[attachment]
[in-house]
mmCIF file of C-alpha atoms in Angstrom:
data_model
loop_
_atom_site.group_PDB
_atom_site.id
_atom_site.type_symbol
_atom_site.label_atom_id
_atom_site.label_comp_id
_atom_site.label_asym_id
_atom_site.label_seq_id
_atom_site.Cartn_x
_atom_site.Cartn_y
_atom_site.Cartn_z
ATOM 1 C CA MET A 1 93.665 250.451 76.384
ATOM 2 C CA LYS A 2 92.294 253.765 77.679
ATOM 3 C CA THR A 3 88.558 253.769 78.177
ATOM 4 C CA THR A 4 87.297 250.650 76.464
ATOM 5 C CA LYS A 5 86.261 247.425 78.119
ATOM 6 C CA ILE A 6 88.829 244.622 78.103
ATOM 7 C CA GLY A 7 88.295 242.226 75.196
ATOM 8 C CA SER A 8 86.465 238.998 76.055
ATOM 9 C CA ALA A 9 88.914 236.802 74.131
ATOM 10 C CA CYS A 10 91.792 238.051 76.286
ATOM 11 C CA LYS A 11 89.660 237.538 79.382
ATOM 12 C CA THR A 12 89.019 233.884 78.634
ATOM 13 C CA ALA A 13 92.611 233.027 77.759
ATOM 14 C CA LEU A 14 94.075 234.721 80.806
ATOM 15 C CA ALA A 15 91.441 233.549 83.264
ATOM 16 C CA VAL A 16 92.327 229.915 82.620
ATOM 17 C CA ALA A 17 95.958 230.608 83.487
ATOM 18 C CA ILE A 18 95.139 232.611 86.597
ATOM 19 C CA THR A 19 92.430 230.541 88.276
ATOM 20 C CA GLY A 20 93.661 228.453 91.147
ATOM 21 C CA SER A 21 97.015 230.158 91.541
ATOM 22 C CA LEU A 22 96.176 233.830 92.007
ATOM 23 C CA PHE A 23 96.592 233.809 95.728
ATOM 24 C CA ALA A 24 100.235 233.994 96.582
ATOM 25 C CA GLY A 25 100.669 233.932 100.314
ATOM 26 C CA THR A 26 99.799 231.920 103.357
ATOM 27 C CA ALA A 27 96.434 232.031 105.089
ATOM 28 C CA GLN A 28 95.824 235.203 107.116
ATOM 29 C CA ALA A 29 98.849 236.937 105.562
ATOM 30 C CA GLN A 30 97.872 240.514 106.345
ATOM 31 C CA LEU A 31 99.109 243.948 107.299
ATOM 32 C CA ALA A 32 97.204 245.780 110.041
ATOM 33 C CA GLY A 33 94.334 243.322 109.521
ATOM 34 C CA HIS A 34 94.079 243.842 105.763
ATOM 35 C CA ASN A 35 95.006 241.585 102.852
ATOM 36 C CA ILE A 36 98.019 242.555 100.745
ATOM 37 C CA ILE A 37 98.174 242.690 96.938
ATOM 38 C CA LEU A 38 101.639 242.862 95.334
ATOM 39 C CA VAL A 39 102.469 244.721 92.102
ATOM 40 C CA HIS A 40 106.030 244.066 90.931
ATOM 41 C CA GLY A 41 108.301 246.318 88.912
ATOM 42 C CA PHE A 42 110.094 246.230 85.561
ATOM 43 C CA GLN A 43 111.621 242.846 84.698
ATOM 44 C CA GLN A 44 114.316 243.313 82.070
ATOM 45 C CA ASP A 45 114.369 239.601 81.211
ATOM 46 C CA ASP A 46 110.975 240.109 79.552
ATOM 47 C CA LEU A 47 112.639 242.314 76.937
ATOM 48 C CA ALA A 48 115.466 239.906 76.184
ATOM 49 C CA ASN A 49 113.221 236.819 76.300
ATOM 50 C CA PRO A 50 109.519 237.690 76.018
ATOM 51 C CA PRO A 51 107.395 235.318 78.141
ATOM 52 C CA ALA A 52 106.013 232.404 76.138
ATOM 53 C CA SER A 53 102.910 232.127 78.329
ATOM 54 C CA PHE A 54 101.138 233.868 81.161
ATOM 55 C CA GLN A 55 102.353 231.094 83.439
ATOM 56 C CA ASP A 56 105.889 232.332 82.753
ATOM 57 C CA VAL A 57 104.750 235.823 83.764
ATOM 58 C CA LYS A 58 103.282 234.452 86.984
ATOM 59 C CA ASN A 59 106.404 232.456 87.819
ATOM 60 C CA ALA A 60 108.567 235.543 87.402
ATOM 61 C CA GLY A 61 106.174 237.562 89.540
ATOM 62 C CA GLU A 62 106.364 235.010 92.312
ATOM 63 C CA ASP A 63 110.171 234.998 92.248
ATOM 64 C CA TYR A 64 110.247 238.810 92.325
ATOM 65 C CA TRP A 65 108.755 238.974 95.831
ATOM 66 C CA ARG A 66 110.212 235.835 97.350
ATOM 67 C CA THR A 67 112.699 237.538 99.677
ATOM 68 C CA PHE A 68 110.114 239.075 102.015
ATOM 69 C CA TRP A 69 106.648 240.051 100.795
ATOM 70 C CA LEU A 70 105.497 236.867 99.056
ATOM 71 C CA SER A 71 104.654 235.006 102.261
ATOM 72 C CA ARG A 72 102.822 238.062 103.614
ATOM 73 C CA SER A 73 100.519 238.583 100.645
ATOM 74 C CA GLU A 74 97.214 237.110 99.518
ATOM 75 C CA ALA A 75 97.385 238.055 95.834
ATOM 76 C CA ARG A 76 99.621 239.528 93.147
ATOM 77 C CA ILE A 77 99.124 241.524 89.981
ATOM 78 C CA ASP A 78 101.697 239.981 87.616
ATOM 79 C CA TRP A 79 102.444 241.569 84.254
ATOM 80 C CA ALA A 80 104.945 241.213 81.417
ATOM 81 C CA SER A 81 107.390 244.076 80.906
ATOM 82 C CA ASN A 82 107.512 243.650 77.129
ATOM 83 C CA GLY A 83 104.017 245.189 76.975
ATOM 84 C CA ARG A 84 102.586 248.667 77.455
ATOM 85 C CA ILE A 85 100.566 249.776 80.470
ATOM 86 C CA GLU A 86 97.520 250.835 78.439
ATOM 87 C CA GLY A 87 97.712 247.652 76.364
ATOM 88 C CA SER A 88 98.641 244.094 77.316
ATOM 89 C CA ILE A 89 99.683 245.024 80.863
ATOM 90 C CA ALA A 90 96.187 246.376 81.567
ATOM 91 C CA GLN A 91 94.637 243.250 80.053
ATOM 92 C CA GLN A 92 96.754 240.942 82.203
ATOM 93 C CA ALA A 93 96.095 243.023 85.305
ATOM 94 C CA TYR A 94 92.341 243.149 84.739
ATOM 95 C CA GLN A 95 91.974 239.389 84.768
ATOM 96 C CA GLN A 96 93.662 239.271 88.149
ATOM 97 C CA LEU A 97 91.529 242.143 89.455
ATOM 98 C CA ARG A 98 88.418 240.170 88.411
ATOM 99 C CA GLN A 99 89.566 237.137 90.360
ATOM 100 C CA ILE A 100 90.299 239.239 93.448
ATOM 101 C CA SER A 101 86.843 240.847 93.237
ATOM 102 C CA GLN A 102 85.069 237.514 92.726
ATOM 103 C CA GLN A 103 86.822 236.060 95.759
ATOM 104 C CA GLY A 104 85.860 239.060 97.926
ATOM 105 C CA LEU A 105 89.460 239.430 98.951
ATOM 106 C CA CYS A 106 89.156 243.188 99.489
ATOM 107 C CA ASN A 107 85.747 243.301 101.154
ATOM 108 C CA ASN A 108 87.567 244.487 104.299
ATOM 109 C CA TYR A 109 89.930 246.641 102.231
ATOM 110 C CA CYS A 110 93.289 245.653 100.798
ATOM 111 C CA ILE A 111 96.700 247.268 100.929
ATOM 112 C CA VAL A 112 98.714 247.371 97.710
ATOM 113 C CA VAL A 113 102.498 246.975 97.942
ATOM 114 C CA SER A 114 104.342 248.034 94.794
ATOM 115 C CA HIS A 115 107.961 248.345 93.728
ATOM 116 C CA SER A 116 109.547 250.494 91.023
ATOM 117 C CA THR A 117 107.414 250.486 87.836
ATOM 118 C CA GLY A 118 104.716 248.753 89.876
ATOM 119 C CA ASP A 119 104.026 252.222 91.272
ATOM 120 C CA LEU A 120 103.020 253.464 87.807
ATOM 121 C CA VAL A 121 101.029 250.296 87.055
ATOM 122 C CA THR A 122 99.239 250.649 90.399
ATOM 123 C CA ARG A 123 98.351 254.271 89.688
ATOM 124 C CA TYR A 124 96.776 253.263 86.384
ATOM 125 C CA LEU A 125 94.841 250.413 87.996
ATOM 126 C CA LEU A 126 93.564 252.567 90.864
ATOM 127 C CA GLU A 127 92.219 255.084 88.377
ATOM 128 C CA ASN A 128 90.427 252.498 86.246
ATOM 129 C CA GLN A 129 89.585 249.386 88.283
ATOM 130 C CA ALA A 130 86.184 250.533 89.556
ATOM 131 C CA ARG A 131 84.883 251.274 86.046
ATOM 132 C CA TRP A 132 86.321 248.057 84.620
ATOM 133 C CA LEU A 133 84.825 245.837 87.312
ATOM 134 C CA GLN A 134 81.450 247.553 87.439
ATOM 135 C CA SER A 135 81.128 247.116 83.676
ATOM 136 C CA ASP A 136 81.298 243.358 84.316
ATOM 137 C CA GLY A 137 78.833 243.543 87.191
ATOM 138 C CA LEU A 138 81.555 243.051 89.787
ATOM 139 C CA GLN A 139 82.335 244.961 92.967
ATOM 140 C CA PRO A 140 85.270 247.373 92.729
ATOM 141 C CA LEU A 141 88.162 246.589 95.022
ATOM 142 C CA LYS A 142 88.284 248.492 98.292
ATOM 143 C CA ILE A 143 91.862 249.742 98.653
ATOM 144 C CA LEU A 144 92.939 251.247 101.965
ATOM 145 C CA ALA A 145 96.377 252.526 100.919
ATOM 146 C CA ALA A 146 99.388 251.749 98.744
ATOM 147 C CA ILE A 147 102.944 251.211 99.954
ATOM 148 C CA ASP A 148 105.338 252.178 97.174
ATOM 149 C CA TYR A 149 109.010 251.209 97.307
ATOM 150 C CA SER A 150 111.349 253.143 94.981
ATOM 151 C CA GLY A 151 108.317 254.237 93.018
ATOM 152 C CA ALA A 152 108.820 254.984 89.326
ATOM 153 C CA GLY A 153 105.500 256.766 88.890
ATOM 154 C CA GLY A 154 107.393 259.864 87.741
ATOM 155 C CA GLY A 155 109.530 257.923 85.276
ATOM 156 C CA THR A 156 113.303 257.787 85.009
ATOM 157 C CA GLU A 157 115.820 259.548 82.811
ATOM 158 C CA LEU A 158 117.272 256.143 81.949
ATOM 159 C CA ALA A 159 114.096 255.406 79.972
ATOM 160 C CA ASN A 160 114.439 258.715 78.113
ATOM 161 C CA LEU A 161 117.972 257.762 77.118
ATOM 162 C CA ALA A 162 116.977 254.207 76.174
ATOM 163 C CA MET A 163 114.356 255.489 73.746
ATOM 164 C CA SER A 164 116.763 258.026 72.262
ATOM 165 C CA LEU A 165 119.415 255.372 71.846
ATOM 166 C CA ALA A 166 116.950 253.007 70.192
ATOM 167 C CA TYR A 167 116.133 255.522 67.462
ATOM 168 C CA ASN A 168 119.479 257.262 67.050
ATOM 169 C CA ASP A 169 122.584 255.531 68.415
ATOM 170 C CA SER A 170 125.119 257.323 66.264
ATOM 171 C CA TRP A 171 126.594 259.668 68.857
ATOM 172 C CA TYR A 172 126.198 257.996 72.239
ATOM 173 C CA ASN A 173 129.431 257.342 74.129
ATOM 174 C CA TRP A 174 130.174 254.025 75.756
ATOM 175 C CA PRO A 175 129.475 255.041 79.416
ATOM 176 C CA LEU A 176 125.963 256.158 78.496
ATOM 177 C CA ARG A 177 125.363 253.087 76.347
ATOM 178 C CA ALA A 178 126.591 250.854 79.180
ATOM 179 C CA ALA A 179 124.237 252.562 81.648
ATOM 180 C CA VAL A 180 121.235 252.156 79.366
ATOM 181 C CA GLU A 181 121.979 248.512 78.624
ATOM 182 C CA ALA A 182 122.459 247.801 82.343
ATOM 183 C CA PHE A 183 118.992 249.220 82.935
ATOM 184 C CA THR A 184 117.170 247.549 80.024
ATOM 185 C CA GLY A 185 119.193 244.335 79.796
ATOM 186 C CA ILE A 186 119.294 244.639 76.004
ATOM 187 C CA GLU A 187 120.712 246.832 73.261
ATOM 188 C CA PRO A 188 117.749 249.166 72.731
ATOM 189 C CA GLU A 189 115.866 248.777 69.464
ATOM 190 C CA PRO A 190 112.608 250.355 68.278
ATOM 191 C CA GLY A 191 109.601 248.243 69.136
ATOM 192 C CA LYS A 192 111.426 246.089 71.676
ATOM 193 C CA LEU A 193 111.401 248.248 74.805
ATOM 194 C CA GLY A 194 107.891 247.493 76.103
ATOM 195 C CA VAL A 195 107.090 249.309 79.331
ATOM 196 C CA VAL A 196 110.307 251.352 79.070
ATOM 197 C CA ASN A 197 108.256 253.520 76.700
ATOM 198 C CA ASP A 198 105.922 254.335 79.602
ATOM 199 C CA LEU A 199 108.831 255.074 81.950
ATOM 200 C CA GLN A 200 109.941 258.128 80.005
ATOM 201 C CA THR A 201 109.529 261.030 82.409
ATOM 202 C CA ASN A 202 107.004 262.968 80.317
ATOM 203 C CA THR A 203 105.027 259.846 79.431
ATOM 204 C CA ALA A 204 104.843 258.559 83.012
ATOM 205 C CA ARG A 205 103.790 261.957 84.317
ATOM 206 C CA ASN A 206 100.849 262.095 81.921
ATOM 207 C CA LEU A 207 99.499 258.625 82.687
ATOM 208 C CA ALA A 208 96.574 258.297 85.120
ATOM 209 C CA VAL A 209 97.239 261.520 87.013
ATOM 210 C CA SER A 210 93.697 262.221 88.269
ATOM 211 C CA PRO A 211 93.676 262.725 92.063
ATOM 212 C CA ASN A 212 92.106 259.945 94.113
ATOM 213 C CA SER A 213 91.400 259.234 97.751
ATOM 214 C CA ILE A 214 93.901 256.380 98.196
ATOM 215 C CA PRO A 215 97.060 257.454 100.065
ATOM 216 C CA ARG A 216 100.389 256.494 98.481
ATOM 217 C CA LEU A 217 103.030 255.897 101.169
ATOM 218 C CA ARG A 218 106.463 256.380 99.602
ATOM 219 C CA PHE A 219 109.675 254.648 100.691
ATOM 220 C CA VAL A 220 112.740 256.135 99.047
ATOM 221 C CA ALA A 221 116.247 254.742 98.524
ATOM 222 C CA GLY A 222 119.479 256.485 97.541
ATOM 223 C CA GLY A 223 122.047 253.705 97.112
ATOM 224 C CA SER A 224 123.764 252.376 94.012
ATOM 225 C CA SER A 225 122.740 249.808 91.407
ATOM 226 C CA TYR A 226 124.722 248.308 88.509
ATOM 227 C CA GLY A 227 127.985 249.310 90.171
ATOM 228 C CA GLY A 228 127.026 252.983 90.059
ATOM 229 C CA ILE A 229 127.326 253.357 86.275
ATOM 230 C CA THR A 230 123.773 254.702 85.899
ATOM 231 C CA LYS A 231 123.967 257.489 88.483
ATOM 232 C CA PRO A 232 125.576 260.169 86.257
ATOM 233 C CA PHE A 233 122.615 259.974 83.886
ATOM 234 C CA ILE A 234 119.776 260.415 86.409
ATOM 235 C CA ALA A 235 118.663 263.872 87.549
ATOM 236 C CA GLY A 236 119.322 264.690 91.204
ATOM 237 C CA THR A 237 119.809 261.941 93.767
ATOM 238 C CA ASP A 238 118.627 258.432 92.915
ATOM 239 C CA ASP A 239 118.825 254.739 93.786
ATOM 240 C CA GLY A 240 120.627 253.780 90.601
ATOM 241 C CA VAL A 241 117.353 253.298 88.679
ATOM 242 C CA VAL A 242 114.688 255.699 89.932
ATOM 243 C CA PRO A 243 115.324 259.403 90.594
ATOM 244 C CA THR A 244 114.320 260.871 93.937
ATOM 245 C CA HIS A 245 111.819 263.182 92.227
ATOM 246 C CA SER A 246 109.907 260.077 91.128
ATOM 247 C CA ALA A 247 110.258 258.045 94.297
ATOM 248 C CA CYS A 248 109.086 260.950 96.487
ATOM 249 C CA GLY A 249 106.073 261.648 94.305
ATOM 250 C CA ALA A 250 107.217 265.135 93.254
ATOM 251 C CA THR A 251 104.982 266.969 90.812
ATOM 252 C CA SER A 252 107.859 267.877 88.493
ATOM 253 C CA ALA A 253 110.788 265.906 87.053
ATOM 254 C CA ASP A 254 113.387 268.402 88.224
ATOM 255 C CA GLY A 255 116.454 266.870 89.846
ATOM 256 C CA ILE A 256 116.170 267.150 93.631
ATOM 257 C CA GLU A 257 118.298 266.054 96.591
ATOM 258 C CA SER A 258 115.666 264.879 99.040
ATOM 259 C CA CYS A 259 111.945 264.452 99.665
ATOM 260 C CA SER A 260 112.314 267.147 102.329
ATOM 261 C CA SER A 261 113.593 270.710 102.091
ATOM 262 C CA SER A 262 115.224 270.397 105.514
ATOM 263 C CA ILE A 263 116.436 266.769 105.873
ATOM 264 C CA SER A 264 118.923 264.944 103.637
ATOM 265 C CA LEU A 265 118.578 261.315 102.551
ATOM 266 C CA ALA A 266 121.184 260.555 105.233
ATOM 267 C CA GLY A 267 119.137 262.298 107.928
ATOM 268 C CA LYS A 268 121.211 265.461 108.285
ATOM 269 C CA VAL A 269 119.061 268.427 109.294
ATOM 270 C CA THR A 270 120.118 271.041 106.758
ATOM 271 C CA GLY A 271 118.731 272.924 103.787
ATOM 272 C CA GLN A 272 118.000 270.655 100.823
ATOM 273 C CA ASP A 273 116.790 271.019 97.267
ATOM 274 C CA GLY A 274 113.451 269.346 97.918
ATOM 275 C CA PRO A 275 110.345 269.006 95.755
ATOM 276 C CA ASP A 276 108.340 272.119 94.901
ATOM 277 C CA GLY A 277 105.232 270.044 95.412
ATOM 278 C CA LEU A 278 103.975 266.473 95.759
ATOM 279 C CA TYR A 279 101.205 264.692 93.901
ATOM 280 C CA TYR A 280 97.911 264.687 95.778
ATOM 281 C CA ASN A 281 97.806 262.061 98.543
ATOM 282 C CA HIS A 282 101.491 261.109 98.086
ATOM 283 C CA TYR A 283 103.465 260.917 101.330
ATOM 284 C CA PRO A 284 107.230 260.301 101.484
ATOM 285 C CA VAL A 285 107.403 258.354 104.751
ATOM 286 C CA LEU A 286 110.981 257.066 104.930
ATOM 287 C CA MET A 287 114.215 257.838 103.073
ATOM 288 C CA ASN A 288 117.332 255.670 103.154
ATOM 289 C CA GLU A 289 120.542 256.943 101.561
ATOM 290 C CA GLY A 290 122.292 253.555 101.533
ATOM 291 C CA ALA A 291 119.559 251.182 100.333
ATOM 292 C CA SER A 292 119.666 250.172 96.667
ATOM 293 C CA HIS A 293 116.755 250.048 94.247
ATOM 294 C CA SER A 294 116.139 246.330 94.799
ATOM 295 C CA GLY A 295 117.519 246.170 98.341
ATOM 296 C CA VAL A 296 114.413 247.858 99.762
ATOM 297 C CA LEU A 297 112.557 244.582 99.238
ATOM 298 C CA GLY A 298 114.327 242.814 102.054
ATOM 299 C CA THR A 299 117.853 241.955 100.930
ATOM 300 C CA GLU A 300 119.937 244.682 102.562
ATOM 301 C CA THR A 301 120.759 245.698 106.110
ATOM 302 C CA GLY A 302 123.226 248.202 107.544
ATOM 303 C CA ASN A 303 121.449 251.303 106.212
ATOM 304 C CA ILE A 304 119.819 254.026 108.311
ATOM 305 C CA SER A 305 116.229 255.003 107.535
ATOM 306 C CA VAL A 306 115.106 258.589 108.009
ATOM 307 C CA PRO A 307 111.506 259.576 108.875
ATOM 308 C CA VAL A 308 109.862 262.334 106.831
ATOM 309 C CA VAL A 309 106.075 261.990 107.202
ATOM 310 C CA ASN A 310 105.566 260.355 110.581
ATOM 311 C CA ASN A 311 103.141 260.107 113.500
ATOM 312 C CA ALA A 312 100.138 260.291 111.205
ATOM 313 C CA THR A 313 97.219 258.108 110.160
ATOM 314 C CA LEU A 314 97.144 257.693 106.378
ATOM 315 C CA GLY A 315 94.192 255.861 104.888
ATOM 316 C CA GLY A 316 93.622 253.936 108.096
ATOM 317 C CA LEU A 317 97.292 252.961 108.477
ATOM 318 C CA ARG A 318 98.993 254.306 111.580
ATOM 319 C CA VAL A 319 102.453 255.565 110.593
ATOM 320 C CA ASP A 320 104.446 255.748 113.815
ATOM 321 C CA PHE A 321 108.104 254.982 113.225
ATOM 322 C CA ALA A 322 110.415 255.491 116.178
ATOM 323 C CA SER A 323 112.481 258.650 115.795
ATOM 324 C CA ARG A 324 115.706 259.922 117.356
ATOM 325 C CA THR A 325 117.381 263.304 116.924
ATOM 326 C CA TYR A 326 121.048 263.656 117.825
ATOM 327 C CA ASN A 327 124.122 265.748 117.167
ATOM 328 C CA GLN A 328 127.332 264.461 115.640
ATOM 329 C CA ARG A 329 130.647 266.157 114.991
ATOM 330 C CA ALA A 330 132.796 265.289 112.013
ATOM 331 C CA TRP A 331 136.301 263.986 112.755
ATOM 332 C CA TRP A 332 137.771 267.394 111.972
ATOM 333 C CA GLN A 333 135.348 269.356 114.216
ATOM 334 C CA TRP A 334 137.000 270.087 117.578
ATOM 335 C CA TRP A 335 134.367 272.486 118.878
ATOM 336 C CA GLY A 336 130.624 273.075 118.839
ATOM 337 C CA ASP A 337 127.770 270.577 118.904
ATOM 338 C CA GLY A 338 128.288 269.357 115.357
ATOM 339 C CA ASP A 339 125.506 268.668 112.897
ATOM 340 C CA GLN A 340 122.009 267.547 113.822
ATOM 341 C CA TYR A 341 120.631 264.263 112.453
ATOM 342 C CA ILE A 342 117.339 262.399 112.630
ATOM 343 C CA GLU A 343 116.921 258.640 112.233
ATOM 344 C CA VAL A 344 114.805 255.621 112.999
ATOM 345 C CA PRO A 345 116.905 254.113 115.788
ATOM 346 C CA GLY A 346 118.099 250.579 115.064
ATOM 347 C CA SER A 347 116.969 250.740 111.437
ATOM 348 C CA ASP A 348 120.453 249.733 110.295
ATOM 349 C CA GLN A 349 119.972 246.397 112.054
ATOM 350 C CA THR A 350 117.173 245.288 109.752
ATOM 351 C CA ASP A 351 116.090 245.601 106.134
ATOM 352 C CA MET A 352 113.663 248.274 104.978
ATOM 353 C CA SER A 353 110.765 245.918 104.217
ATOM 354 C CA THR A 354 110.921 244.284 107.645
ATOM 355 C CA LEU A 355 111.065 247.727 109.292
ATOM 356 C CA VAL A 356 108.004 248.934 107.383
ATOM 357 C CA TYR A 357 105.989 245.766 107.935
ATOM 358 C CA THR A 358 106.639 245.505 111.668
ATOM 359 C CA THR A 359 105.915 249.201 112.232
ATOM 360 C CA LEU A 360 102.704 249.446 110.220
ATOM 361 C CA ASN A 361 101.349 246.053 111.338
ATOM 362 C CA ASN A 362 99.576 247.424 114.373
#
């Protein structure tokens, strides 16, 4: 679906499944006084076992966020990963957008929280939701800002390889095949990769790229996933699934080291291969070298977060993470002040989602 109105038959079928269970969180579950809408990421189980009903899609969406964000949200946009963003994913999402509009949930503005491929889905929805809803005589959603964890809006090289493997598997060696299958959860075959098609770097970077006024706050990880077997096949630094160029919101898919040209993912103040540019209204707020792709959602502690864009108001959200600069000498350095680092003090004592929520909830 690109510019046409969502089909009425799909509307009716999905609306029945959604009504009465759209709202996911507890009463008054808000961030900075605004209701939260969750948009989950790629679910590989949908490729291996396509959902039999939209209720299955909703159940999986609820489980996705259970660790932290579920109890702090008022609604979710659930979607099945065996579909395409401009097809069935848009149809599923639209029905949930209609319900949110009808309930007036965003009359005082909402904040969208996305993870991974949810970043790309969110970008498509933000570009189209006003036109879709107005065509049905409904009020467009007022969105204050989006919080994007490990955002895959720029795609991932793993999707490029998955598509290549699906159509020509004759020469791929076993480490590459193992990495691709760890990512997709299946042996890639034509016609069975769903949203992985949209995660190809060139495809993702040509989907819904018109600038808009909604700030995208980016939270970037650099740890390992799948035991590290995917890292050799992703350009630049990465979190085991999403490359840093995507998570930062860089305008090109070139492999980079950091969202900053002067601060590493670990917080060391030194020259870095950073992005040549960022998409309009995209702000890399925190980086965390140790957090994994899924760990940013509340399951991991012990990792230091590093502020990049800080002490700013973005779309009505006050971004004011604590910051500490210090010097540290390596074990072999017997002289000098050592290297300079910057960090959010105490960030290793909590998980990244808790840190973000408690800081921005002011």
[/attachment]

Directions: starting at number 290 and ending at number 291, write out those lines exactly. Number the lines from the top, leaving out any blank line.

ATOM 276 C CA ASP A 276 108.340 272.119 94.901
ATOM 277 C CA GLY A 277 105.232 270.044 95.412